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Forever Chemicals Banned In Cosmetics In New Zealand

Set to come into force in December 2026, The Environmental Protection Authority (EPA) has banned PFAS, otherwise known as "forever chemicals" in cosmetic products in New Zealand. They don't decompose in nature and can be found in non-stick pans, takeout containers, microwave popcorn bags, pizza boxes, and fast food wrappers, to name a few.

Image of pancake in a non-stick pan.

The ban will help to protect people and the environment from the chemicals and implement regulations for businesses to follow. In a statement, Hazardous Substances Reassessments Manager, Dr Shaun Presow said: “International research suggests PFAS are only found in a small number of products, but we take a precautionary approach to potential risks from PFAS. Banning these chemicals in cosmetics is part of our ongoing response, which includes phasing out all PFAS-firefighting foams and testing for background levels of PFAS in the New Zealand environment," adding, "We’ve also strengthened the regulations so non-hazardous cosmetic products that contain a hazardous ingredient are now regulated. This makes it easier for us to enforce the rules around banned and restricted ingredients that may be found in these products.”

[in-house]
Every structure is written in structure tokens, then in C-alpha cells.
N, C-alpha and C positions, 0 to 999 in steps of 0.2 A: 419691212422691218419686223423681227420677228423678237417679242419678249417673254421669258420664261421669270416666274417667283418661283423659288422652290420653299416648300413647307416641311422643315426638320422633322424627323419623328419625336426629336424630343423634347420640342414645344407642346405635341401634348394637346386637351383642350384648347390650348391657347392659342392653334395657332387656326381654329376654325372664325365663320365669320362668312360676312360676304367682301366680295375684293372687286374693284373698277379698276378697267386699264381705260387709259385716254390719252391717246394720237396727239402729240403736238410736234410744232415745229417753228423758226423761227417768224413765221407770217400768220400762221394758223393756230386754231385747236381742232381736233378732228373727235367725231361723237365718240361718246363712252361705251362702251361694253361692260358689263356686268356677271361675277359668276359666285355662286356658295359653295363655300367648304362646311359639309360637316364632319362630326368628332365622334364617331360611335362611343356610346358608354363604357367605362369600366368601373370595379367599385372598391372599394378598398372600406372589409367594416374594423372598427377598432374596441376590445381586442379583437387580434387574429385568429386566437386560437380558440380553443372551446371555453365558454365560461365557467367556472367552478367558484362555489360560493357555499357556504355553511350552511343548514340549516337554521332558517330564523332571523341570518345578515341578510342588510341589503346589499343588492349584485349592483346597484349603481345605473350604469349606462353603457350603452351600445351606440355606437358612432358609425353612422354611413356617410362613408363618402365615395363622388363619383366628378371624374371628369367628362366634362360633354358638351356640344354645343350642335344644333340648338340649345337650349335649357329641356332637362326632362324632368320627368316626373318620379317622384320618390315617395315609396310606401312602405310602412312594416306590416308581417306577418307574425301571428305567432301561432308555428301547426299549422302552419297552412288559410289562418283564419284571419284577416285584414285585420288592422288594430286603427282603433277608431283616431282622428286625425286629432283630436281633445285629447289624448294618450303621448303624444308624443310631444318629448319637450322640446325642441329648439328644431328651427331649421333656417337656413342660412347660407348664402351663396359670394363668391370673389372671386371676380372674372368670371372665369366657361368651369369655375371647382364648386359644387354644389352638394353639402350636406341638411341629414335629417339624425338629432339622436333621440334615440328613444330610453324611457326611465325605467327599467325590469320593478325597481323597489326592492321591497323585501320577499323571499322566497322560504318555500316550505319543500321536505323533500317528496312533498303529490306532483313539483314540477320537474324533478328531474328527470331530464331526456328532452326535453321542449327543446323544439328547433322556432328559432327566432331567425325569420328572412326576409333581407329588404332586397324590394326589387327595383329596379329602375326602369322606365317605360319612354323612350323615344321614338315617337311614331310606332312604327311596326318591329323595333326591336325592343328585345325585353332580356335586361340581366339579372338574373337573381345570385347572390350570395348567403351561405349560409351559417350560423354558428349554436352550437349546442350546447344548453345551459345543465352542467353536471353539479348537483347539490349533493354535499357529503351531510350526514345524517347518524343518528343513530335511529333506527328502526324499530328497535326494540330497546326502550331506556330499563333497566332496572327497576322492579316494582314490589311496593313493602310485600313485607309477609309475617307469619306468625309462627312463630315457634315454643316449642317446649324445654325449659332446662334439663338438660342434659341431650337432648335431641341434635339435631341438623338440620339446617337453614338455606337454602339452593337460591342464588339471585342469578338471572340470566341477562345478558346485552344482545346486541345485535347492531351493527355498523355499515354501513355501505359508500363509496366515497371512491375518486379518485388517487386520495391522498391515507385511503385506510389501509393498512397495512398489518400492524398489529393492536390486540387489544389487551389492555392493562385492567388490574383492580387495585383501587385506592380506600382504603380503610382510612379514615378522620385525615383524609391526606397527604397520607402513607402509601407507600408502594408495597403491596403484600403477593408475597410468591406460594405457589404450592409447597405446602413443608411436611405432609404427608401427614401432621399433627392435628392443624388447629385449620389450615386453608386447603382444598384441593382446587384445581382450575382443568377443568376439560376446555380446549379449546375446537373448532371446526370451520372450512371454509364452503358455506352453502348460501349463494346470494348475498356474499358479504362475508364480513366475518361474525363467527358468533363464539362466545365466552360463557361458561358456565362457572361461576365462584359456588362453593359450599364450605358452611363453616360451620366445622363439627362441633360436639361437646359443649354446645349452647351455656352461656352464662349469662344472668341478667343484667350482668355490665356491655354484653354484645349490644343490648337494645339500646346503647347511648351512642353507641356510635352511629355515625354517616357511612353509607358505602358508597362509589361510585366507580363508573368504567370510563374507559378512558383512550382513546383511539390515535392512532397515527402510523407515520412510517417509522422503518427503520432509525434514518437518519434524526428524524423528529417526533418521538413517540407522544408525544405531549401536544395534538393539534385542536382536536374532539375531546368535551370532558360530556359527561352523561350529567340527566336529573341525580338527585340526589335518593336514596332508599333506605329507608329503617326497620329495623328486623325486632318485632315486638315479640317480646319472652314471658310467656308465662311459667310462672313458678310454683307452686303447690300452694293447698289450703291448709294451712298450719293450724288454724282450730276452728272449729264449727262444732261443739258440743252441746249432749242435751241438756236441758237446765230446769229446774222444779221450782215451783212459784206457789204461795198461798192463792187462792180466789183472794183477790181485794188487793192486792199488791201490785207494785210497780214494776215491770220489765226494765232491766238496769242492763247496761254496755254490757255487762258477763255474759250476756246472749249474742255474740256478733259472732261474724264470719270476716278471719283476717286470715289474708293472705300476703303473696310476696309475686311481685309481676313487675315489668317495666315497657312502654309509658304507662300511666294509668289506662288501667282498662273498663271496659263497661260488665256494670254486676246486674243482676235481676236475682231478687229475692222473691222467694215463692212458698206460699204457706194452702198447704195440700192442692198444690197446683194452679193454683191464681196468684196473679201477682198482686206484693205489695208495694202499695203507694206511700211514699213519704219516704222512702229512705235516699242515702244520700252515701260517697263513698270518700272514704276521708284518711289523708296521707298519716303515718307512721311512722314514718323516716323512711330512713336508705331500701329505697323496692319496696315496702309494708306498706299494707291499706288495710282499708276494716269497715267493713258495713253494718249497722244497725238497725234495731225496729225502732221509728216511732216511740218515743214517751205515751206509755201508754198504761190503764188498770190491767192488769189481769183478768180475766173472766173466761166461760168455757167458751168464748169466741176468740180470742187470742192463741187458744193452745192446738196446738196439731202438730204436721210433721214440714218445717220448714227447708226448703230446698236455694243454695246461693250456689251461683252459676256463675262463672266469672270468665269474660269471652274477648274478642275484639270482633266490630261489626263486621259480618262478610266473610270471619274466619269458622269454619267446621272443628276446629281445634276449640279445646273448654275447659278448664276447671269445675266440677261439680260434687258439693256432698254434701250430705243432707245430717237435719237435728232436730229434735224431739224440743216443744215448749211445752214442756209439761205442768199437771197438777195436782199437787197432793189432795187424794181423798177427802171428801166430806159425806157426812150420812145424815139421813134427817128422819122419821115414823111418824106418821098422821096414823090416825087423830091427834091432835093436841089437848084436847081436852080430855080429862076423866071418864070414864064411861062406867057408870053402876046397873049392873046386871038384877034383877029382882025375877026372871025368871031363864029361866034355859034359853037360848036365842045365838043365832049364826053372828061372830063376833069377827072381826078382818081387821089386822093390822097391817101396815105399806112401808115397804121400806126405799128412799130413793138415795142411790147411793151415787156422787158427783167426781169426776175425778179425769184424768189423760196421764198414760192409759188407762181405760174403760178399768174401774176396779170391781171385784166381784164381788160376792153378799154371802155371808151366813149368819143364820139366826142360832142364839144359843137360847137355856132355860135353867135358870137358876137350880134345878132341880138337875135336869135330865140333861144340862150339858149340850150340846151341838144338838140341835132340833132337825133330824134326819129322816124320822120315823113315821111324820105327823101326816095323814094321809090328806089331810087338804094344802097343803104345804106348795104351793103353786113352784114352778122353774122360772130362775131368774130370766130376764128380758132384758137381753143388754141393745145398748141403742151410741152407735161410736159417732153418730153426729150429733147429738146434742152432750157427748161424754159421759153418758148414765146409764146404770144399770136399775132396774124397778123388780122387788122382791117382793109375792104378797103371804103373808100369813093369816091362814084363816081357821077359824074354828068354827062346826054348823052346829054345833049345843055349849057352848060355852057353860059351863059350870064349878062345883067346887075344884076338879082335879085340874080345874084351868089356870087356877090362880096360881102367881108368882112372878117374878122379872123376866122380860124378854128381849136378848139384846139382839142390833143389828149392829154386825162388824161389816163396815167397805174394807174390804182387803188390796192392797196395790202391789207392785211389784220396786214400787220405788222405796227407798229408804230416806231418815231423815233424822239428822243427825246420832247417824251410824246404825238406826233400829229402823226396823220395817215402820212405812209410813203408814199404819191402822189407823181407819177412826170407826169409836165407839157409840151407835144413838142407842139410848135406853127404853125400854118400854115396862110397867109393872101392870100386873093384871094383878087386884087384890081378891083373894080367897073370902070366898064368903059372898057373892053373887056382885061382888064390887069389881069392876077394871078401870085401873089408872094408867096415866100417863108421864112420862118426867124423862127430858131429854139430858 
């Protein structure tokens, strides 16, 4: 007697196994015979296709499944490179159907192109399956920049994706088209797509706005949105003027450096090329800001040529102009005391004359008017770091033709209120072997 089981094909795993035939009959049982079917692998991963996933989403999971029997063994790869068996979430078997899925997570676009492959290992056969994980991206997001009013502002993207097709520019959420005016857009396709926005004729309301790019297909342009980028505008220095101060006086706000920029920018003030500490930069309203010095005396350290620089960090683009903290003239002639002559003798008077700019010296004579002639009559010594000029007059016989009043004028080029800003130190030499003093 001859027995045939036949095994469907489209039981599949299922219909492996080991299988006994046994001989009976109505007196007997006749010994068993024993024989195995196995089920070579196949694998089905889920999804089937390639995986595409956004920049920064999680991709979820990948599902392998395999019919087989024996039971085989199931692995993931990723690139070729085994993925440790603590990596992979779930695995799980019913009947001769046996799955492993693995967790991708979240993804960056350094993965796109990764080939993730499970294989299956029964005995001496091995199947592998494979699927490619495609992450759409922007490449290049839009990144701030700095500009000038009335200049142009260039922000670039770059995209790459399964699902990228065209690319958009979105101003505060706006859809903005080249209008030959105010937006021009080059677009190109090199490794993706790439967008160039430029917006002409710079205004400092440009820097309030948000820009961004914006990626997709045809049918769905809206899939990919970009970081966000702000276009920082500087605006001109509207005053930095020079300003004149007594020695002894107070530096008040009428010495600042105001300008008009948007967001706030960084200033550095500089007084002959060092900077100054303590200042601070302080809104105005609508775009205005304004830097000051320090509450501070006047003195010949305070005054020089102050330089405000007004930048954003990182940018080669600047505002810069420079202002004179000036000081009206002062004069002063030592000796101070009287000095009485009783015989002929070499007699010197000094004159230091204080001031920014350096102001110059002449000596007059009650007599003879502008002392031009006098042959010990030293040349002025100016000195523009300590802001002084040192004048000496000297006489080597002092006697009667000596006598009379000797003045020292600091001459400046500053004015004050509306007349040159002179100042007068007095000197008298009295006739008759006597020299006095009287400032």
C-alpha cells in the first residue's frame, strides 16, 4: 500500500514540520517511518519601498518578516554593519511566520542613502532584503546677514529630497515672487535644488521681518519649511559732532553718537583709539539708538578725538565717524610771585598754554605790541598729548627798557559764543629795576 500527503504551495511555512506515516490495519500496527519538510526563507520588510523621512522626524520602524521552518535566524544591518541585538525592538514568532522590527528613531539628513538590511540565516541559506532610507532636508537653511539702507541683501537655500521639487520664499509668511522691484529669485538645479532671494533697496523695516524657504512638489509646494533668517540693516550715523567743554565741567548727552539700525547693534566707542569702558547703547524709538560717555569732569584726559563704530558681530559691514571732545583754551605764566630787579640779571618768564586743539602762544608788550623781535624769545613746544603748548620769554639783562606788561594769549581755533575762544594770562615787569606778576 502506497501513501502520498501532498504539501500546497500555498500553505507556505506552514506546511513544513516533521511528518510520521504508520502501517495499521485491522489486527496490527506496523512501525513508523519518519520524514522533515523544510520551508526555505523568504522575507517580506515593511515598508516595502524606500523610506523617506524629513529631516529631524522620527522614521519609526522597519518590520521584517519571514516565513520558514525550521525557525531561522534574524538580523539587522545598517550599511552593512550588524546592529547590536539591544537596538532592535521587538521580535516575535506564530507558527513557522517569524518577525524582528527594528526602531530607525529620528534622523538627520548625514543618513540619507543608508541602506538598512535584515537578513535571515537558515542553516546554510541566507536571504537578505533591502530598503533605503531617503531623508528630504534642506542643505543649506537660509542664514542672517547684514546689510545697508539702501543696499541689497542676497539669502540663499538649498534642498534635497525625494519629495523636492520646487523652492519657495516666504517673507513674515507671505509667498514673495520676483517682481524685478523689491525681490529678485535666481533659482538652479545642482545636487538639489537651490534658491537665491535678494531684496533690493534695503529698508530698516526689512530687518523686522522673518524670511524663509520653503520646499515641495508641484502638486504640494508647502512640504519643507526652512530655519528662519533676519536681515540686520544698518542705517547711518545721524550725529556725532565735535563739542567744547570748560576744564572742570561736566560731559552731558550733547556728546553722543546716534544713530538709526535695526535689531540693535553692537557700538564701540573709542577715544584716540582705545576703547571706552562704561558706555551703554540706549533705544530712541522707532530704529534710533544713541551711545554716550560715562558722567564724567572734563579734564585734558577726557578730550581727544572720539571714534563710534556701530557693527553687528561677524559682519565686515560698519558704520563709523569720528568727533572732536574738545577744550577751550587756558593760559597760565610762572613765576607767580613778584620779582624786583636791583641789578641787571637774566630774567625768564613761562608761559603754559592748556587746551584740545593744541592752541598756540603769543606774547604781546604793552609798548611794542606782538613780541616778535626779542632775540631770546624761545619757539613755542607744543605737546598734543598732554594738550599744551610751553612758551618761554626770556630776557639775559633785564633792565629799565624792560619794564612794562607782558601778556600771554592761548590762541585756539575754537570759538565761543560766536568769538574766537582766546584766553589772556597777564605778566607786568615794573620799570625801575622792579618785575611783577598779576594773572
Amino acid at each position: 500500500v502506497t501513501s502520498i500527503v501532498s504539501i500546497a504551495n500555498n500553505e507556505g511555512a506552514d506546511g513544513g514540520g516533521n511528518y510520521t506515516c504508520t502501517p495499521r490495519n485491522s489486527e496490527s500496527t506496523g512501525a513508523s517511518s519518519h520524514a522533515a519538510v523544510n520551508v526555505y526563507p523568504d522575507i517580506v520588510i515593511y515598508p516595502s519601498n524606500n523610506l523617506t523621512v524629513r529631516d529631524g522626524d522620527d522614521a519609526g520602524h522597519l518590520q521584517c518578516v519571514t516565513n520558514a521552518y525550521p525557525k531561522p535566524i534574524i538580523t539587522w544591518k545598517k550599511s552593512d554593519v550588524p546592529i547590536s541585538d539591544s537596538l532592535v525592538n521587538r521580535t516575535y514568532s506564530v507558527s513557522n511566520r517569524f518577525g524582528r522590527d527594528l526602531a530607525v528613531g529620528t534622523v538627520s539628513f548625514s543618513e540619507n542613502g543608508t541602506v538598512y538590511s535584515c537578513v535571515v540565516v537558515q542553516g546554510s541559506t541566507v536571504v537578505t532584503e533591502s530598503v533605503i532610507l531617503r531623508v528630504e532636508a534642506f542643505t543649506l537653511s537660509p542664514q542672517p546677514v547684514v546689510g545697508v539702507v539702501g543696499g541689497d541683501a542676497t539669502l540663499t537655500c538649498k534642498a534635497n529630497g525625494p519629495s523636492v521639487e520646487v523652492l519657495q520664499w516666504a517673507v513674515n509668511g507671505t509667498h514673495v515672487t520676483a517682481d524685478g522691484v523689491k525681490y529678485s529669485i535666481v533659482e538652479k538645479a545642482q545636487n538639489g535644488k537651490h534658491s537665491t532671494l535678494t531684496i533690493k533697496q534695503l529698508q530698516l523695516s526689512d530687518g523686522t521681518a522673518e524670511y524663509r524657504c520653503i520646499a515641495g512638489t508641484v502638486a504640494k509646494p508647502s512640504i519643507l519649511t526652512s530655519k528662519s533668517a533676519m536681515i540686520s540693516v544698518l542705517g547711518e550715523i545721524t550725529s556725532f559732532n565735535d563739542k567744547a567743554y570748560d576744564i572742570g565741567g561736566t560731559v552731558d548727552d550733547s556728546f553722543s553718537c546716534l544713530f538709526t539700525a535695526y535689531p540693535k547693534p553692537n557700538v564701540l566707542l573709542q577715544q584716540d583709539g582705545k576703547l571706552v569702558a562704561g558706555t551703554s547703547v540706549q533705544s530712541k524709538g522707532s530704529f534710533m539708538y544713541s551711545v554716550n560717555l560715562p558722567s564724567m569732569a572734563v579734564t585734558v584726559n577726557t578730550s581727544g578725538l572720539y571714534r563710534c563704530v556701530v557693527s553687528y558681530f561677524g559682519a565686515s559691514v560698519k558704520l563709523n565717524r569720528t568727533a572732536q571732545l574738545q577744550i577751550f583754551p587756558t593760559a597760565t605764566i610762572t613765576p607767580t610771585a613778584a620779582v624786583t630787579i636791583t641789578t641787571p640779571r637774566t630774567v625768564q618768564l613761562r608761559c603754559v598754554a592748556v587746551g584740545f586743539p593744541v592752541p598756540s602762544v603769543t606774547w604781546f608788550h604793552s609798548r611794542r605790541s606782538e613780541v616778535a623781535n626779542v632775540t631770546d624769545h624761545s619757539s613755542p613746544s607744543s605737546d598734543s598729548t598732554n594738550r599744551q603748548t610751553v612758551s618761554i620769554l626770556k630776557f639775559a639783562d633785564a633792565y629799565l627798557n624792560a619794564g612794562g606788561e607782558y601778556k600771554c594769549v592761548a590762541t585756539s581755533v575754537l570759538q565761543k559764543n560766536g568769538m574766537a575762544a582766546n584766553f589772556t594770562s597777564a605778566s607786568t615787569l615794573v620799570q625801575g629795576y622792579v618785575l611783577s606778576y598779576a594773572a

However, New Zealand isn't the only country taking action. In the United States, various states across the country are considering banning some of the chemicals, too, with the intent for bills and legislation to be put in place eventually. Other countries, such as Thailand, have even banned coral-damaging sunscreens in an effort to protect both the corals and the environment.